From the Playbill
“When I asked Barry Kraft, during our 2006 production of King Lear, if there were any other Shakespeare roles he was still dying to play, his immediate response was ‘Julius Caesar, the title role.’ In his half-century career acting Shakespeare he had played Brutus and Cassius but never the man himself….The depth of Shakespeare’s great tragedies in unfathomable. They are a feast for thought, and the questions they pose are profound and unanswerable.
Was Brutus ‘honorable?’ Is it ever possible to be honorable while considering assassination?
Was Caesar a tyrant? Did he deserve to die? Are citizens merely fickle pawns to be manipulated by the next demagogue? (Mark Antony, who claims to be a plain speaker, proves to be one of the most eloquent demagogues in history.)
How can we know what form of government would be best? Is the Roman stoicism evinced by some of its male leaders admirable, or would they be better off if they listened more to their wives? Can we learn from history, or are we more likely to ‘misconstrue everything’ as does Cassius when he mistakes victory for defeat and takes his own life. How could Brutus, ‘the noblest Roman of them all,’ get it so wrong?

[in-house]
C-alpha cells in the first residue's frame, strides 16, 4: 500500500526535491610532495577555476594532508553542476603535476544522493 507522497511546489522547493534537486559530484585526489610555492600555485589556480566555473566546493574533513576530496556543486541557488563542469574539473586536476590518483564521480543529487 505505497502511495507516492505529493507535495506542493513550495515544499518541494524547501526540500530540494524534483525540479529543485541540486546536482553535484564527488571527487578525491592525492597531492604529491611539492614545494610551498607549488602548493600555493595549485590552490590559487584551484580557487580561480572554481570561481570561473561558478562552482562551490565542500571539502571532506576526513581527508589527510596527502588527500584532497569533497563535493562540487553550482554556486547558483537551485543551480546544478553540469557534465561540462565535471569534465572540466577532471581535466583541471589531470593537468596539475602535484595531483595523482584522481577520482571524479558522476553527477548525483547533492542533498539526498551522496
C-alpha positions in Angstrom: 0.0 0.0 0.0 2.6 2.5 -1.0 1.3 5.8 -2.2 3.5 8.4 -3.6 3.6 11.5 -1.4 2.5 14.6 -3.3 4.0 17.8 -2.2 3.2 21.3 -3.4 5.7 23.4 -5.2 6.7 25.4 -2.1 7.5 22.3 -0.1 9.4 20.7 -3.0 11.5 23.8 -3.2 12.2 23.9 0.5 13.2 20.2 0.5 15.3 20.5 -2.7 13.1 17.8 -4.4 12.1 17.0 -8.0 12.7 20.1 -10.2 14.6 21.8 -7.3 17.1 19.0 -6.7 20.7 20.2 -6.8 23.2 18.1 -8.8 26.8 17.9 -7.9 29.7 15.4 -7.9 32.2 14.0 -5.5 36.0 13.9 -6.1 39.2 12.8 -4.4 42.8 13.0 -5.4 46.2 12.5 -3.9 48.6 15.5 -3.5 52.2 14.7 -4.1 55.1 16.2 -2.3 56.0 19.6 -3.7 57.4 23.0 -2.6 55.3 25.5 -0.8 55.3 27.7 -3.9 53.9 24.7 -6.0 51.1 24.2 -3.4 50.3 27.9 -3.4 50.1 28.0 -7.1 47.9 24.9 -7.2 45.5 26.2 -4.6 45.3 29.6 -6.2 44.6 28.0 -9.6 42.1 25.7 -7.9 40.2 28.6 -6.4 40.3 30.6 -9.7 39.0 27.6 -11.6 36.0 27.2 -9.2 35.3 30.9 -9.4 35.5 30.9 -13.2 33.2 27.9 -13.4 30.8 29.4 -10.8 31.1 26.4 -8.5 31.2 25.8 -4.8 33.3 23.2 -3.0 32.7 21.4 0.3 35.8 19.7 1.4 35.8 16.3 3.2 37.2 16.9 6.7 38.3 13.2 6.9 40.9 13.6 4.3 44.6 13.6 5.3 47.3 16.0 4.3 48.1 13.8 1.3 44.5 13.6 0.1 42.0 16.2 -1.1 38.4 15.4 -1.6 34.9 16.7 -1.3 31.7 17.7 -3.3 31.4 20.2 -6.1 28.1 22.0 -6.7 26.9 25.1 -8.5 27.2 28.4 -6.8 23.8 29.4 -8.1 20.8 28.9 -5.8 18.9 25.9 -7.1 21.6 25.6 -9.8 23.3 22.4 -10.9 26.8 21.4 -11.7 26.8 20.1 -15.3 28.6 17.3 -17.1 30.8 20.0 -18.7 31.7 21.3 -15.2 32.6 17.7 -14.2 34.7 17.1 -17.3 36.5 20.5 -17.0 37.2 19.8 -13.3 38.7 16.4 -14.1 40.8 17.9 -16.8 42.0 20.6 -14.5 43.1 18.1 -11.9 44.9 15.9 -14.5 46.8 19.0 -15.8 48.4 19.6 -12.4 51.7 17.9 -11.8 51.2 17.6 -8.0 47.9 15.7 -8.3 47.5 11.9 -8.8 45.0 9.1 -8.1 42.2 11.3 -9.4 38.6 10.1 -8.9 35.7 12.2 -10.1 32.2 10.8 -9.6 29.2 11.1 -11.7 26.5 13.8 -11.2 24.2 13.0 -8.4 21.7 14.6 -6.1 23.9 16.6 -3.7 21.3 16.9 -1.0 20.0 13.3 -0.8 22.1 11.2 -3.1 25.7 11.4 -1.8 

Perhaps this play has been so popular over the past 400+ years partially because it does help us to learn from history, to remember how easily crowds can be swayed and good men can be convinced to participate in bad actions, how easily victory and defeat can be mistaken in the heat of the moment, and how easily all of us can get things wrong.
There are no easy answers, only an amazing ancient Roman journey told through the genius of Shakespeare’s language from Rome to Philippi, from a republic to an empire. The contemporary parallels are everywhere. We thank you for coming along on this historical journey which is today, as it has been for many centuries, continually relevant and illuminating.”
– Director’s Notes